The ECG shows a regular rhythm at a rate of 140 bpm. The QRS complex duration is normal (0.08 sec), as are the QT/QTc intervals (280/430 msec).
The axis is leftward (positive QRS complex in leads I and II and negative QRS complex in lead aVF), but the negative QRS complex in lead aVF is the result of a Q wave (↑). There is also a Q wave in lead III (↑↑). Q waves in leads II and III are diagnostic for an inferior wall myocardial infarction.
In addition, there is a tall R wave in lead V1 (↓) (R/S ratio > 1 or R-wave amplitude > 7 mm); along with an inferior wall myocardial infarction, this is most likely the result of posterior wall involvement. However, other causes for a tall R wave in lead V1 include the following:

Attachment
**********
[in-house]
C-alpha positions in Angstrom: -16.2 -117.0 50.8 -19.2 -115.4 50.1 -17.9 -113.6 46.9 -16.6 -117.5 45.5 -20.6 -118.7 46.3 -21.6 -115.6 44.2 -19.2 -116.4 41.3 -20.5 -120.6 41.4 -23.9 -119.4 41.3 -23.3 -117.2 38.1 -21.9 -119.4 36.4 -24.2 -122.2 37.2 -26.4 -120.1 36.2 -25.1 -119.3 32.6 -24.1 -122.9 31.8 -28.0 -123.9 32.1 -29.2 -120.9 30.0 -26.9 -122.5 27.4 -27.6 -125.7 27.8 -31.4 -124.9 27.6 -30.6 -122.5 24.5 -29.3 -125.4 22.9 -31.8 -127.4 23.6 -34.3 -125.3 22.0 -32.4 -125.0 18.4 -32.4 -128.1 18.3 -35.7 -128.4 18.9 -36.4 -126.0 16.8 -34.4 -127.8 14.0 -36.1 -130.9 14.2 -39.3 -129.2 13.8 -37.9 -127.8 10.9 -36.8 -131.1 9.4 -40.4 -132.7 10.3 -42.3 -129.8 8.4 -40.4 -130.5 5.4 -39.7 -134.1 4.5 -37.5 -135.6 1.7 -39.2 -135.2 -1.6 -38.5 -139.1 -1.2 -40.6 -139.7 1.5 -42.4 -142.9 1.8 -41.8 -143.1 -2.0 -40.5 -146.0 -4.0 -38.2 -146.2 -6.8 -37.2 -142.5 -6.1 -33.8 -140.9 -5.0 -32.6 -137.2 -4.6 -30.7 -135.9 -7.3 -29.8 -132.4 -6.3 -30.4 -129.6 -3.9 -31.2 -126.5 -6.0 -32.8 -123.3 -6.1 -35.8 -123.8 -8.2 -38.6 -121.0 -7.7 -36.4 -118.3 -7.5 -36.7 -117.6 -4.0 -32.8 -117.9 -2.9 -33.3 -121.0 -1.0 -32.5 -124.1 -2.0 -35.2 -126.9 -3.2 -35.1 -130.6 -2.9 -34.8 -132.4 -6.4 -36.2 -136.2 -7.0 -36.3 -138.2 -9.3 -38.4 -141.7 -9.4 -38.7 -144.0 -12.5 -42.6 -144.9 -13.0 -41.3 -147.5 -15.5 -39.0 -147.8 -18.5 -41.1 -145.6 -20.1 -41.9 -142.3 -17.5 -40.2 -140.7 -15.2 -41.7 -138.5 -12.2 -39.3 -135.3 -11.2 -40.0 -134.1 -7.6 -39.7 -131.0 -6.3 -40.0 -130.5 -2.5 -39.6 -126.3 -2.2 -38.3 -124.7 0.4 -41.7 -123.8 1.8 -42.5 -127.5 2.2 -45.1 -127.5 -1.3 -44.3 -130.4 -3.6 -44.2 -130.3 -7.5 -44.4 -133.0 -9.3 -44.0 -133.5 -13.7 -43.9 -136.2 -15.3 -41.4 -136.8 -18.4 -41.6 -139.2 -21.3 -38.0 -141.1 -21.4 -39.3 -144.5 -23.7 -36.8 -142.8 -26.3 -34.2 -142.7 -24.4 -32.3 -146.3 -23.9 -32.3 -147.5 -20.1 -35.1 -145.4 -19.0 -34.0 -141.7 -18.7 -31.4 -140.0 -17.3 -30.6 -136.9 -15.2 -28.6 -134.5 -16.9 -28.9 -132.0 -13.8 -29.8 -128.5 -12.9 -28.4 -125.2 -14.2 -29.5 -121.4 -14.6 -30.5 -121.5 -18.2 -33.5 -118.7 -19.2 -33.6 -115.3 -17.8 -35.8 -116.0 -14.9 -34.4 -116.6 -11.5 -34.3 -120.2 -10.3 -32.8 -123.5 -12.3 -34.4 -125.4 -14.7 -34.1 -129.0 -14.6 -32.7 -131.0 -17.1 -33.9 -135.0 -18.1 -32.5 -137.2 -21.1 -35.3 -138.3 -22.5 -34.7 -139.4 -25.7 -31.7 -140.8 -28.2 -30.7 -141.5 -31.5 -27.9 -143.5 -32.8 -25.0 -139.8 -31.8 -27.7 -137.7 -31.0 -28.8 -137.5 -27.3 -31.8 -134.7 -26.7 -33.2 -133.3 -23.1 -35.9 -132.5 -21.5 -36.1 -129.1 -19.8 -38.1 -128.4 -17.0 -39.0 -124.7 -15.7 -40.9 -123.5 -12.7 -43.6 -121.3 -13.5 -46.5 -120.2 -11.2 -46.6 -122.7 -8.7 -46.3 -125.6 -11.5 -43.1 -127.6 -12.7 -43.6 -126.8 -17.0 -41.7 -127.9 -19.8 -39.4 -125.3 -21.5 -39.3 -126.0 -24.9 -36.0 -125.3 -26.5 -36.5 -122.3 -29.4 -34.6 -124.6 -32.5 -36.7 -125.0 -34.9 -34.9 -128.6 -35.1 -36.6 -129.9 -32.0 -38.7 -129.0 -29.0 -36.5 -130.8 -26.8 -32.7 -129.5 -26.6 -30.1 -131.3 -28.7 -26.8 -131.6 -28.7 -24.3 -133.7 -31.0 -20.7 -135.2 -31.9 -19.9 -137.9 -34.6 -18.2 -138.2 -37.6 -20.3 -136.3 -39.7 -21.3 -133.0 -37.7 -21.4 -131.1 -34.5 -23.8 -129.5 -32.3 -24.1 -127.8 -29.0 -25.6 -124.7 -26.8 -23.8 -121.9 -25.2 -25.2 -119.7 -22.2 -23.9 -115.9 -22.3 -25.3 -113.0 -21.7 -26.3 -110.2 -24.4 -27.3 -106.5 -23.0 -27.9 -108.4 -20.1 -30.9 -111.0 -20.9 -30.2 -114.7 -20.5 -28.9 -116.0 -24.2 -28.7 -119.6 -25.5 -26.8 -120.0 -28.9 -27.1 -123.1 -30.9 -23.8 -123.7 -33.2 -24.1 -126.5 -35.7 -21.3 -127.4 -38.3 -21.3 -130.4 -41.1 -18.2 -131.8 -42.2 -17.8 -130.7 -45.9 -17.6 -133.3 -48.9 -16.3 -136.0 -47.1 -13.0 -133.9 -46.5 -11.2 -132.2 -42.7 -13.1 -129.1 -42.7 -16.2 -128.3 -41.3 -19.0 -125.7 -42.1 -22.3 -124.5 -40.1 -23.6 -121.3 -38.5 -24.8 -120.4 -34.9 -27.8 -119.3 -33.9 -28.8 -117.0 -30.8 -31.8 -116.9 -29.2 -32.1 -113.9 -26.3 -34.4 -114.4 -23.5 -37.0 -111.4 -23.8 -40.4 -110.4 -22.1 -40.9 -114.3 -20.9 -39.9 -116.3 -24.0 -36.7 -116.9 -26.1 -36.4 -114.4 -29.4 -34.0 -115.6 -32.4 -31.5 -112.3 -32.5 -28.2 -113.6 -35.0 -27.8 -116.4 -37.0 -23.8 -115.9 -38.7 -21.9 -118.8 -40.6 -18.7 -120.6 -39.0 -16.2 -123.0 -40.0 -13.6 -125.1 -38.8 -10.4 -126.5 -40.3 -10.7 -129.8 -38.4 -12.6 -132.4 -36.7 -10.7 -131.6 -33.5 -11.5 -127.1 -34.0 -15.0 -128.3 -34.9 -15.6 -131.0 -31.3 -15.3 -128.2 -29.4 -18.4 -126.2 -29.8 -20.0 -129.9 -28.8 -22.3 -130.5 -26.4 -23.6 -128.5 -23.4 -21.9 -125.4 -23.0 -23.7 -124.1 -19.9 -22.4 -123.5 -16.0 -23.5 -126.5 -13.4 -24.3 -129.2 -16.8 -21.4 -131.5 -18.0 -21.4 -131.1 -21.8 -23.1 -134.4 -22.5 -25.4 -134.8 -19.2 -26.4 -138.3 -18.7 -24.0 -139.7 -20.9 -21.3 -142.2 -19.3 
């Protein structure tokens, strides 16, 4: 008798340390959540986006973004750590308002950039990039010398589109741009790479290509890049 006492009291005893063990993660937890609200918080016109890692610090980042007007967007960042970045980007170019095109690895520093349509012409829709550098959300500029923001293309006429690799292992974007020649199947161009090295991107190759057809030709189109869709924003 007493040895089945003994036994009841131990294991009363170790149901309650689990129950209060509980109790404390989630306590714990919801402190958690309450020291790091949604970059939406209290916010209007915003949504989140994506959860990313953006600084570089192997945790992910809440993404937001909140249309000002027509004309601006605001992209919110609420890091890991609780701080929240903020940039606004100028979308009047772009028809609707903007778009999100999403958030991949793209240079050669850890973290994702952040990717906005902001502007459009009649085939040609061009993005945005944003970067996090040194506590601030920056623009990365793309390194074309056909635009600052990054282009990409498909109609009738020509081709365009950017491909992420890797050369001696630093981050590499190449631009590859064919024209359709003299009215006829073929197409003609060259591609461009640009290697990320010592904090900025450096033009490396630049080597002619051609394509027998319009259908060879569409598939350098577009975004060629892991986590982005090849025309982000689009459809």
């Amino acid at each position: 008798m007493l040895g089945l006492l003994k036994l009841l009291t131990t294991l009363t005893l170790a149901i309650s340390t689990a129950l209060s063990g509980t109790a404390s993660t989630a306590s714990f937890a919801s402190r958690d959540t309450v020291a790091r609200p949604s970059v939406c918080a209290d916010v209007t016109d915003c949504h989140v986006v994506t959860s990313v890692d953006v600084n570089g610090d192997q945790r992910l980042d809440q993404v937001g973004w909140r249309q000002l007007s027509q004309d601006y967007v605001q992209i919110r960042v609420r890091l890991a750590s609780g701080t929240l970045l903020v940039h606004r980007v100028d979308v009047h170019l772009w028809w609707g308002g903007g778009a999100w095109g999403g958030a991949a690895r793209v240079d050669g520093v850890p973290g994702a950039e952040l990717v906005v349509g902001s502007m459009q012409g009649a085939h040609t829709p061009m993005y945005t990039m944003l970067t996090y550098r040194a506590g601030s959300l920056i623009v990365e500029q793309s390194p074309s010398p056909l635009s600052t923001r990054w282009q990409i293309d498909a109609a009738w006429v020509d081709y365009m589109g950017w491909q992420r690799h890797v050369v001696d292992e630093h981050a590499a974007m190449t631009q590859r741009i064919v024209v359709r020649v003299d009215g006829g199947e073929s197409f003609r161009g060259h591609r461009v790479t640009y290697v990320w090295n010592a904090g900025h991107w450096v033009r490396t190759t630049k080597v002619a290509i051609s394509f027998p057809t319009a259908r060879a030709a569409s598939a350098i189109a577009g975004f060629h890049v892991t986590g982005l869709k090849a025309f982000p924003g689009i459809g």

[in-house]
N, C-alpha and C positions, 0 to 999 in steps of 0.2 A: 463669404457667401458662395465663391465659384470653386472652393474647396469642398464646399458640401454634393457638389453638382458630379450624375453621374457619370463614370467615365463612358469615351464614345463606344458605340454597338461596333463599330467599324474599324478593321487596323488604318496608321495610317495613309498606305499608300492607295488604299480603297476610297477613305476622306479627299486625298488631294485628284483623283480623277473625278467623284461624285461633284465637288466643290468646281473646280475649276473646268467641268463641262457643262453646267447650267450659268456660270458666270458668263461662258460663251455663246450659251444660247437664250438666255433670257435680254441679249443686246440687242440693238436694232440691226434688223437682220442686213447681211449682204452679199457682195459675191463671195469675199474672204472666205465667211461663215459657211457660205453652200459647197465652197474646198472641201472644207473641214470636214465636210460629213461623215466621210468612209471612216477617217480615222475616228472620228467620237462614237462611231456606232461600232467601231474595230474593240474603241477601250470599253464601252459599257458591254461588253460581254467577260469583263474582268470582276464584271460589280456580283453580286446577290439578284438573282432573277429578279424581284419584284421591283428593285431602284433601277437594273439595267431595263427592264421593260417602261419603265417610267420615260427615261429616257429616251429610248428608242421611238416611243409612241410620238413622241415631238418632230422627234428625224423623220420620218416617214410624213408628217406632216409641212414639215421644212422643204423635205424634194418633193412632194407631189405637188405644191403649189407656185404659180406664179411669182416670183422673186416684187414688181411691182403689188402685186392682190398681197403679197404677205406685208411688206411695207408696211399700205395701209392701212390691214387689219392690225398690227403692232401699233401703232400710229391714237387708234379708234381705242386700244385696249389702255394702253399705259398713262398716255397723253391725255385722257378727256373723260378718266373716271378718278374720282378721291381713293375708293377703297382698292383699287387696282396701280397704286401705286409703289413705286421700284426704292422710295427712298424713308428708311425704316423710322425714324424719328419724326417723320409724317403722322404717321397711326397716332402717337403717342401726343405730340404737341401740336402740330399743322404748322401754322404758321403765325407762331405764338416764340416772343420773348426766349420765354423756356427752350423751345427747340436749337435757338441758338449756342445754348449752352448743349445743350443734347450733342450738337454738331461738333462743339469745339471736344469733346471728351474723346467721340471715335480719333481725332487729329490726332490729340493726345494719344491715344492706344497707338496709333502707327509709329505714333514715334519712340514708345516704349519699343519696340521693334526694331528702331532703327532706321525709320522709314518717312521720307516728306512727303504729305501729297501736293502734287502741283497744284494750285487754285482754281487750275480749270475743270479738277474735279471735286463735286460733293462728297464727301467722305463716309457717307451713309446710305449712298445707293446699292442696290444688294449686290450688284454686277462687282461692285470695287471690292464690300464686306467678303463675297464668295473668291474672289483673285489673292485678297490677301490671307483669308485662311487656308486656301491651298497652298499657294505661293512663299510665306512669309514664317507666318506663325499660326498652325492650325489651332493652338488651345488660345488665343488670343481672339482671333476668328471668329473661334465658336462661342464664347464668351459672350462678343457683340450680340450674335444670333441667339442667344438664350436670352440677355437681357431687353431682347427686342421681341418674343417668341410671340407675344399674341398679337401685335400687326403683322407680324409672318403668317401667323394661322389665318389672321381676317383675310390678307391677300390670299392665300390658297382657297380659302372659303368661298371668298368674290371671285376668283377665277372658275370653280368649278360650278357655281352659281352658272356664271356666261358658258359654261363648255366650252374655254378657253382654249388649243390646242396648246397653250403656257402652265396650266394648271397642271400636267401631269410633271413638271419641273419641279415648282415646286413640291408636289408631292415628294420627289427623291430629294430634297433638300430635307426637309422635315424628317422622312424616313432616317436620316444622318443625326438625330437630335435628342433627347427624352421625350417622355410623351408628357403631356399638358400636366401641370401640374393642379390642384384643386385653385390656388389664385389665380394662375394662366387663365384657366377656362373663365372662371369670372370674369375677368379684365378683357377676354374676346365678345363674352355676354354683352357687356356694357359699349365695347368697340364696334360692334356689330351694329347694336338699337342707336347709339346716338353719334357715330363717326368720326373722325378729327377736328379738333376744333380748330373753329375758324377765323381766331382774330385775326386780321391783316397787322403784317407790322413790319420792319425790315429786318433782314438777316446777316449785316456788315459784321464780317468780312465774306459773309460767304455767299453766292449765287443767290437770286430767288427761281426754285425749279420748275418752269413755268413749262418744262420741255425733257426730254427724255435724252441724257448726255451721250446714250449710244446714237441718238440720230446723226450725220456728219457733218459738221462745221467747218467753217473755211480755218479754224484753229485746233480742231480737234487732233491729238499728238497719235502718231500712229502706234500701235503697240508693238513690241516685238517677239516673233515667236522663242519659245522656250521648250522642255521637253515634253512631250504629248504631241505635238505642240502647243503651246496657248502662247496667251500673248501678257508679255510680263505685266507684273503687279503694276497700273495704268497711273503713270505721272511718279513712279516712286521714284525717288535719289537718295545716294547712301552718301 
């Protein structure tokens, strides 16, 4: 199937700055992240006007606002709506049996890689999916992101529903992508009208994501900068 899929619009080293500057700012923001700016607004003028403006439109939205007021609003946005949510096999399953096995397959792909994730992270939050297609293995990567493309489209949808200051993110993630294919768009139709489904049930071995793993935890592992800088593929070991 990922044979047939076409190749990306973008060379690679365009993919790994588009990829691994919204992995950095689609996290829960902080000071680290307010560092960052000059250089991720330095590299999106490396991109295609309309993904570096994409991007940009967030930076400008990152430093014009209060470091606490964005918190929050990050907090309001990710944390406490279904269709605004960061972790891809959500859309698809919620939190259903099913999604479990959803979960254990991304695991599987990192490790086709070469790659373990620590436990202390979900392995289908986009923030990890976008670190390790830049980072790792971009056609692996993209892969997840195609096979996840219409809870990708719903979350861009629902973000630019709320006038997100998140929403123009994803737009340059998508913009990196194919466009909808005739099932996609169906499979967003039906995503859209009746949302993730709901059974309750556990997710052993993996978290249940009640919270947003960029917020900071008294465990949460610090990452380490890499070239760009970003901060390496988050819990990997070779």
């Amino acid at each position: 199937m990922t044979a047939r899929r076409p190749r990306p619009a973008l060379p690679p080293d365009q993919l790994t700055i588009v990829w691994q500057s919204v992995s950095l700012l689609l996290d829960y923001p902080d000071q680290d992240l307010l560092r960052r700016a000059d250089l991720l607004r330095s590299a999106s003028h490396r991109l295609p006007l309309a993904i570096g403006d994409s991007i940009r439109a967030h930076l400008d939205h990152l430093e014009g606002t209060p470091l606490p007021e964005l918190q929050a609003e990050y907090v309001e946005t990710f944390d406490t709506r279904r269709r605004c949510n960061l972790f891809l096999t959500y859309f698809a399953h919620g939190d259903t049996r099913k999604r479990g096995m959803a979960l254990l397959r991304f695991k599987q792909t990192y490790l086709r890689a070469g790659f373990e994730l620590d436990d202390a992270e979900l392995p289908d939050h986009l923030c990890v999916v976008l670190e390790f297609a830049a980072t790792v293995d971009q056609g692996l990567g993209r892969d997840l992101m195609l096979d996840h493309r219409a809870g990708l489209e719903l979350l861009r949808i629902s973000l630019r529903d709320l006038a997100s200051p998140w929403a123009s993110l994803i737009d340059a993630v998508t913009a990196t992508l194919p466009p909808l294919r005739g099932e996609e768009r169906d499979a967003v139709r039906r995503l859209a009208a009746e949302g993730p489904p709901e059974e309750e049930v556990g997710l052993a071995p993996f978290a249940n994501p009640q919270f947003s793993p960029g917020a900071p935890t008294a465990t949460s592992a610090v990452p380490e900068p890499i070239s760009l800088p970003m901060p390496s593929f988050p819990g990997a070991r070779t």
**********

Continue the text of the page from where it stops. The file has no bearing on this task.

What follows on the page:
- Right ventricular hypertrophy (usually associated with a right axis and right atrial hypertrophy)
- Wolff-Parkinson-White pattern (short PR interval and widened QRS complex due to a delta wave)
- Hypertrophic cardiomyopathy (septal hypertrophy with prominent septal Q waves) and usually left ventricular hypertrophy
- Early transition (counterclockwise rotation)
- Duchenne muscular dystrophy (associated with a posterolateral infarct pattern)
- Dextrocardia (reverse R-wave progression in leads V1-V6, right axis, negative P and T waves in leads I and aVL and positive P and T waves in lead aVR)
- Lead switch (leads V1, V2, V3)
- Right-sided leads with reverse R-wave progression
- Normal variant
Also noted are ST-segment depressions, especially in lead V2, along with T-wave abnormalities. These findings are consistent with posterior wall involvement.
There are no P waves before or after the QRS complexes. Hence this is no-RP junctional tachycardia. The most common etiology for this is atrioventricular nodal reentrant tachycardia (AVNRT).